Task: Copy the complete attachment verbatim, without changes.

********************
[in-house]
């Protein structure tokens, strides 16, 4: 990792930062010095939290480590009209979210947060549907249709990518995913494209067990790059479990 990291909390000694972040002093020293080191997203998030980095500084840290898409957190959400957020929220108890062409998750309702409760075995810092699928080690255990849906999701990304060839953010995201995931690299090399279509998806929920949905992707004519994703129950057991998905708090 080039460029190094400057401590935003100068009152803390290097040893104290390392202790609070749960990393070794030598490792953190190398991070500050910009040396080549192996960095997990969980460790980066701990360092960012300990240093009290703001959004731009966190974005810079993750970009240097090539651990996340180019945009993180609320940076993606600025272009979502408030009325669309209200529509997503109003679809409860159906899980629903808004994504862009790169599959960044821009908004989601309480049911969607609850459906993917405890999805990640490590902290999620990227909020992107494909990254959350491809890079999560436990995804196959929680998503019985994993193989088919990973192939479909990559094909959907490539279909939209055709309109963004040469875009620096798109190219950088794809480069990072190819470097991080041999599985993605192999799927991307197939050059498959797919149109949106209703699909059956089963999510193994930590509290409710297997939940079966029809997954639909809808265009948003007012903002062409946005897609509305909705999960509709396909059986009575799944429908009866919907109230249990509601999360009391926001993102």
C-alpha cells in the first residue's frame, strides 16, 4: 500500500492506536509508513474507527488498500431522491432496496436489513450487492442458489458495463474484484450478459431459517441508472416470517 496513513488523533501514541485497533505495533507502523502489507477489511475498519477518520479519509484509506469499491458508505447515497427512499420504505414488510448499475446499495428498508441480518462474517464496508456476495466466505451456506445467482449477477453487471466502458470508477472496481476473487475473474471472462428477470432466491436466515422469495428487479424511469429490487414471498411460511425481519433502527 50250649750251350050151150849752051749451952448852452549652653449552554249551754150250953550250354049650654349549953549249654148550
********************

[in-house]
């Protein structure tokens, strides 16, 4: 990792930062010095939290480590009209979210947060549907249709990518995913494209067990790059479990 990291909390000694972040002093020293080191997203998030980095500084840290898409957190959400957020929220108890062409998750309702409760075995810092699928080690255990849906999701990304060839953010995201995931690299090399279509998806929920949905992707004519994703129950057991998905708090 080039460029190094400057401590935003100068009152803390290097040893104290390392202790609070749960990393070794030598490792953190190398991070500050910009040396080549192996960095997990969980460790980066701990360092960012300990240093009290703001959004731009966190974005810079993750970009240097090539651990996340180019945009993180609320940076993606600025272009979502408030009325669309209200529509997503109003679809409860159906899980629903808004994504862009790169599959960044821009908004989601309480049911969607609850459906993917405890999805990640490590902290999620990227909020992107494909990254959350491809890079999560436990995804196959929680998503019985994993193989088919990973192939479909990559094909959907490539279909939209055709309109963004040469875009620096798109190219950088794809480069990072190819470097991080041999599985993605192999799927991307197939050059498959797919149109949106209703699909059956089963999510193994930590509290409710297997939940079966029809997954639909809808265009948003007012903002062409946005897609509305909705999960509709396909059986009575799944429908009866919907109230249990509601999360009391926001993102």
C-alpha cells in the first residue's frame, strides 16, 4: 500500500492506536509508513474507527488498500431522491432496496436489513450487492442458489458495463474484484450478459431459517441508472416470517 496513513488523533501514541485497533505495533507502523502489507477489511475498519477518520479519509484509506469499491458508505447515497427512499420504505414488510448499475446499495428498508441480518462474517464496508456476495466466505451456506445467482449477477453487471466502458470508477472496481476473487475473474471472462428477470432466491436466515422469495428487479424511469429490487414471498411460511425481519433502527 50250649750251350050151150849752051749451952448852452549652653449552554249551754150250953550250354049650654349549953549249654148550